• feel part of a community
  • get news quickly
  • keep on eye on the buzz
  • follow those that share an interest with you
  • subtly promoting a product or service you offer just by being a person behind the same product or service.

You simply add people to follow, that shares your interest. I have used Tweetdeck in which I search for all tweets containing birding and birdwatching to find people to follow.

As soon as any of the keywords is mentioned in a tweet,  I will see  this message in my Tweetdeck search column.

tweetdeck-columns1

I check the last 20 posts of the twitter poster and if I think it sounds interesting enough I follow. The person I follow will get a little ping in the email saying that @kolibrix is now following. Hopefully, that person opens the link and can read my latest tweets and the short bio I have in my profile and consequently will follow back.

STOP PRESS: I just learnt about the New Seesmic desktop. A similar system as Tweetdeck but with even more possibilities. Coming any day now. If it does all it says it does I will probably move to Seesmic.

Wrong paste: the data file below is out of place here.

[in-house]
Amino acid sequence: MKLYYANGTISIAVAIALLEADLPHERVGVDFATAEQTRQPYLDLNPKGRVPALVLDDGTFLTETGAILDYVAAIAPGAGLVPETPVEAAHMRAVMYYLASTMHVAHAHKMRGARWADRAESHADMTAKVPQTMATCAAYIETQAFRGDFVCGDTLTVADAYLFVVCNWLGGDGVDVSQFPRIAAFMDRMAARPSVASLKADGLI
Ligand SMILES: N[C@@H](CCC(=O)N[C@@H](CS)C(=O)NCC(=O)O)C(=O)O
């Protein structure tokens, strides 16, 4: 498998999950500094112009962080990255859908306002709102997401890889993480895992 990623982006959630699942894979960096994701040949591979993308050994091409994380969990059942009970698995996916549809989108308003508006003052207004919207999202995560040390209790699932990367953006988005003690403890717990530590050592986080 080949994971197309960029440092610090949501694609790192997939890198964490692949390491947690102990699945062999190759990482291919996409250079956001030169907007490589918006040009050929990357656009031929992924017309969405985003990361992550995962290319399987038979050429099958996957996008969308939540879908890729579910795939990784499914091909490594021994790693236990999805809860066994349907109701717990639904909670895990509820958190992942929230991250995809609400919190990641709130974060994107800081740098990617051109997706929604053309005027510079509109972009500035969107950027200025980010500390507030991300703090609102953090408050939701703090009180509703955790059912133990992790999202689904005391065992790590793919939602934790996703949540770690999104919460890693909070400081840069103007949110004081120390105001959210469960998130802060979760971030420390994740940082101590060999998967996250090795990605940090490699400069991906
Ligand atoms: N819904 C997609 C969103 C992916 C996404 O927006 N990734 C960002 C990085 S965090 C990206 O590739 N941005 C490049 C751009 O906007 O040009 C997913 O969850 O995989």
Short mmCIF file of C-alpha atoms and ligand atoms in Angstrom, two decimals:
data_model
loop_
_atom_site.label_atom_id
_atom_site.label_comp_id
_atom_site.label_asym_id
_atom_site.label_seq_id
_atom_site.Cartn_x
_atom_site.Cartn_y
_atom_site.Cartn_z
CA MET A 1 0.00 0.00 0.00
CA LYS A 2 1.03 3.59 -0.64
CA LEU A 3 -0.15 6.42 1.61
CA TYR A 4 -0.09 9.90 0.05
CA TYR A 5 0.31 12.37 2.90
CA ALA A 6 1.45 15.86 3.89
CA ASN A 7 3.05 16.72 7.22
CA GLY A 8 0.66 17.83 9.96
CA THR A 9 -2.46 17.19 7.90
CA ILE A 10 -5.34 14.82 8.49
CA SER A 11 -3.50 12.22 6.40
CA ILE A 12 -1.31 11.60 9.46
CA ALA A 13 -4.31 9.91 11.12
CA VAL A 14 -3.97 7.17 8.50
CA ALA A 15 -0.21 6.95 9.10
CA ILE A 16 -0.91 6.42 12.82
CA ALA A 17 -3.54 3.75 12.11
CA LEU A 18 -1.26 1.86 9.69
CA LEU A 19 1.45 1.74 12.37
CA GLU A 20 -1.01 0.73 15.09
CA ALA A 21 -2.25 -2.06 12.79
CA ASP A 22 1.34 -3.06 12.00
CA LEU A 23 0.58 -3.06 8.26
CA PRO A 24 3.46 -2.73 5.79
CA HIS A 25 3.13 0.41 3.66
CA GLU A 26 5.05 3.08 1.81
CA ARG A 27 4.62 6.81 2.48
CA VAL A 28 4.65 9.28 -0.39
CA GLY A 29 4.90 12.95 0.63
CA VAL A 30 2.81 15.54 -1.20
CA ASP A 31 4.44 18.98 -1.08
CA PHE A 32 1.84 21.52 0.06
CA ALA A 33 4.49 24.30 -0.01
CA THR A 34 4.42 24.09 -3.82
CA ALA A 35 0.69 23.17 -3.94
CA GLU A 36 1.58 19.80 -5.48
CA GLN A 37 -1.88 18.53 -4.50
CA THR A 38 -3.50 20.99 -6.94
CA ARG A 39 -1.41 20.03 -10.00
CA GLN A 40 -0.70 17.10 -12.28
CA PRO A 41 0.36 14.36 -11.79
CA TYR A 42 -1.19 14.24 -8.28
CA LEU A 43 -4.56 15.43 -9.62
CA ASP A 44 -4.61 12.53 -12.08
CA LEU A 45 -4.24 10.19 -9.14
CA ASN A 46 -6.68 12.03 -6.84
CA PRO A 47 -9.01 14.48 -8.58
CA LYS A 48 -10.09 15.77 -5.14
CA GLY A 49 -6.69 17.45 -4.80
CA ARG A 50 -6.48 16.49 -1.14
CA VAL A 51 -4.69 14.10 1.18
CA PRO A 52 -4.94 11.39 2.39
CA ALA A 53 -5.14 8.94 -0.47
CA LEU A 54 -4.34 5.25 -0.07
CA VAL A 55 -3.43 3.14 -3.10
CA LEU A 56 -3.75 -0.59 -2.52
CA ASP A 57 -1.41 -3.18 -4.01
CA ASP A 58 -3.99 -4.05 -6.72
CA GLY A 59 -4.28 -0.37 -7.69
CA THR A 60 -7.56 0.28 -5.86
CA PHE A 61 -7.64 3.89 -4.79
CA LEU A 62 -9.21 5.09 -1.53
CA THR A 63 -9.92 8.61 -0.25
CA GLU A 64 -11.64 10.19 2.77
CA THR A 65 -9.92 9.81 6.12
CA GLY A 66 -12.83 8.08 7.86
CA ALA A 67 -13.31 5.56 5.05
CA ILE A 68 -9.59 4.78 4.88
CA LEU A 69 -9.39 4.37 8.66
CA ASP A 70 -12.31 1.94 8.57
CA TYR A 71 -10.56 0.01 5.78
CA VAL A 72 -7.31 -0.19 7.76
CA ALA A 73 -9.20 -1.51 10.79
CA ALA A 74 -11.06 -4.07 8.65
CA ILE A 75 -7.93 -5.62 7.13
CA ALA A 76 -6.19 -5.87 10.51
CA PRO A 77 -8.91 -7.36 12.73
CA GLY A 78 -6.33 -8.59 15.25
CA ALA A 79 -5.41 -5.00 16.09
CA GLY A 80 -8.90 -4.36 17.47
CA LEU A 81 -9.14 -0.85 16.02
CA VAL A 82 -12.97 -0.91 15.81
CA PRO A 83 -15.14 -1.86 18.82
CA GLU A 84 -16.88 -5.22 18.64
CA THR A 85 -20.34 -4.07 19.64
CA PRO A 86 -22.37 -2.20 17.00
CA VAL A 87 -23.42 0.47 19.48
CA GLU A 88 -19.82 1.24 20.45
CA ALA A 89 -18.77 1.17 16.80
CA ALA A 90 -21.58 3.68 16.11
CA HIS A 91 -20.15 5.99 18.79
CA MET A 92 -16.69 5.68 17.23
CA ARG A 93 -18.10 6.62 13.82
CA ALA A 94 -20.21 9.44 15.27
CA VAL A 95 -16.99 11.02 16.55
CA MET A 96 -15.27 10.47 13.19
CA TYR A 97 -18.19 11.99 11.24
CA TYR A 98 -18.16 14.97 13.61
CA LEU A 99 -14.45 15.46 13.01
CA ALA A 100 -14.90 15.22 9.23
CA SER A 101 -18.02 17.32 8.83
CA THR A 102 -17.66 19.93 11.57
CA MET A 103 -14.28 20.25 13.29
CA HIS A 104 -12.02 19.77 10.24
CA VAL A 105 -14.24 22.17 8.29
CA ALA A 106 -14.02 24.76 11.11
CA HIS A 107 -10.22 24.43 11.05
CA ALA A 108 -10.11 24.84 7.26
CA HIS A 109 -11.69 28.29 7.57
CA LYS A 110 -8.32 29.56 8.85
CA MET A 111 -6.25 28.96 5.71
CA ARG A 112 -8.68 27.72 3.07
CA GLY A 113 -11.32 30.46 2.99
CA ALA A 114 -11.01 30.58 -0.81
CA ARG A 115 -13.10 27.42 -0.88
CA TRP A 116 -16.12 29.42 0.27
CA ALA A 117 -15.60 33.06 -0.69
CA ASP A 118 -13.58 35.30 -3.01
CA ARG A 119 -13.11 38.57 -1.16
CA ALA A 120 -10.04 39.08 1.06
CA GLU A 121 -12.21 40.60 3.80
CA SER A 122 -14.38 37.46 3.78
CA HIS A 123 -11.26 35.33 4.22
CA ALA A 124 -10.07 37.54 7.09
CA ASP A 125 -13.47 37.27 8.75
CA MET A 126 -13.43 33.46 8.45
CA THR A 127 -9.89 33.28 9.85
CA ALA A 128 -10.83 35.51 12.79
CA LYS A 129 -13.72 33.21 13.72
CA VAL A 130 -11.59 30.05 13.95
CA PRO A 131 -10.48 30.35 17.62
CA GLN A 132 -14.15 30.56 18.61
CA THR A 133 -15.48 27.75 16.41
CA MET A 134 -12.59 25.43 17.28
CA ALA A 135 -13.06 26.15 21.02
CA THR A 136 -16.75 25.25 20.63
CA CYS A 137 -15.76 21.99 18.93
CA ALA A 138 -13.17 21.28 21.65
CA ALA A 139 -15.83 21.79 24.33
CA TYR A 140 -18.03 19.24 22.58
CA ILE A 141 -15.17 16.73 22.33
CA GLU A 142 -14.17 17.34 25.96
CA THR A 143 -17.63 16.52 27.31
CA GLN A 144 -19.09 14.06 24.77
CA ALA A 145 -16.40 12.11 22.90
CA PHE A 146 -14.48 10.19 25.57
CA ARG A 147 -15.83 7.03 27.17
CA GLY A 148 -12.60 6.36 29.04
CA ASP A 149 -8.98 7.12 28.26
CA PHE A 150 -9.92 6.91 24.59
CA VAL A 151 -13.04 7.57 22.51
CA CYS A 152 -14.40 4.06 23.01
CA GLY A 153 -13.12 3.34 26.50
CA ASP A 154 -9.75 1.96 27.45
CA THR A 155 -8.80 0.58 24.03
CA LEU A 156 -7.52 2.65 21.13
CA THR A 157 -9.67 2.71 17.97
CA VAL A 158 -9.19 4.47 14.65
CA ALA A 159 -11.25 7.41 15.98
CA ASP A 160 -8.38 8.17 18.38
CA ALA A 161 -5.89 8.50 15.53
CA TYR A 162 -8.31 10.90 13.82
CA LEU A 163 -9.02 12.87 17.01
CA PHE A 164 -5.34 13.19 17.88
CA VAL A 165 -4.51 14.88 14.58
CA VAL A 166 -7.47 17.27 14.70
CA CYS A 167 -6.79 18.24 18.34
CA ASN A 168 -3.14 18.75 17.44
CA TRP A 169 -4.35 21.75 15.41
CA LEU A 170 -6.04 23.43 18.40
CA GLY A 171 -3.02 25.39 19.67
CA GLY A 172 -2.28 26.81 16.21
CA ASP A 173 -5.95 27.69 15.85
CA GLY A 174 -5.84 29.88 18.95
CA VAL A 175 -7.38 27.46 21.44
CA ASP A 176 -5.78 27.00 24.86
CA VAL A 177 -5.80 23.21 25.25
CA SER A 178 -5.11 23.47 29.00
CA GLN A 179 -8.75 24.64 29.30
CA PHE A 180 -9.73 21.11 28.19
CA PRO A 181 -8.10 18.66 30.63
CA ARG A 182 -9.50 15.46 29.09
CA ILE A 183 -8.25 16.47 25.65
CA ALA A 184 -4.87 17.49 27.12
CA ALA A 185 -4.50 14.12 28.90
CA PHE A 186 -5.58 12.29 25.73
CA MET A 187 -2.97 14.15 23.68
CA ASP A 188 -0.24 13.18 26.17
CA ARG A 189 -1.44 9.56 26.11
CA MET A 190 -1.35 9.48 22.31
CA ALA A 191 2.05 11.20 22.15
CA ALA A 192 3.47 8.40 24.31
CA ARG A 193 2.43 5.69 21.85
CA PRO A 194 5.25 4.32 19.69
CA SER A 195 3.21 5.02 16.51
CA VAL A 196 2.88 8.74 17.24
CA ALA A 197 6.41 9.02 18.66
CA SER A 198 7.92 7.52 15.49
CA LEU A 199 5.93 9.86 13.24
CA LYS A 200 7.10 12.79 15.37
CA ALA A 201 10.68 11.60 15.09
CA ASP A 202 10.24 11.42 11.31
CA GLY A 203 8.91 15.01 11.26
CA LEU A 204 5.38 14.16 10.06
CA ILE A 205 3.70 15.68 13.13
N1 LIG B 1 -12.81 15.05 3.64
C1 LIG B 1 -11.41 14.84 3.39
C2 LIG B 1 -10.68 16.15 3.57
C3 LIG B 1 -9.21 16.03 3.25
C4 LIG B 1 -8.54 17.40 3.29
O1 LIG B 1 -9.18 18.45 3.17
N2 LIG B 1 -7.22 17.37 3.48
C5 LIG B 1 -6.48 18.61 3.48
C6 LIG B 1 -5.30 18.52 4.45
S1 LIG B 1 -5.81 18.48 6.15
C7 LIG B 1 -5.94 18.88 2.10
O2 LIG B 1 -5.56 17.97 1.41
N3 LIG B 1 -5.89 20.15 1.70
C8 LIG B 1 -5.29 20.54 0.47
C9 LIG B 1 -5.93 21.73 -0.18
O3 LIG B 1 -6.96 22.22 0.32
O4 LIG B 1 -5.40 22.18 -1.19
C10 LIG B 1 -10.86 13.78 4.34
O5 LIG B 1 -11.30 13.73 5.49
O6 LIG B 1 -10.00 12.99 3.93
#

Why you should follow back?

Yesterday, I cleaned up my twitter account. I used two resourses. Friend or Follow and Twitter Karma that all0ws you see who is following back.  I prefer Twitter Karma as it gives the possibility to check a few or all and bulk unfollow/follow.  I was surprised to see that I followed over 330 people without a reciprokal follow. A large proportion were people who are no longer active on Twitter. No point in keeping them of course. But also, included were a few actively twittering birdwatchers.

I find it a bit surprising that a birder does not want to be connected with another birder on Twitter, so my best guess is that it is mere negligance. After all there were some 130 people following me that I was not following back. I made life simple and erased all the people not following back. Birders will get new pings from me following shortly as I still monitor birding activity and will add active birders one by one. I am also adding people interested in conservation and travel.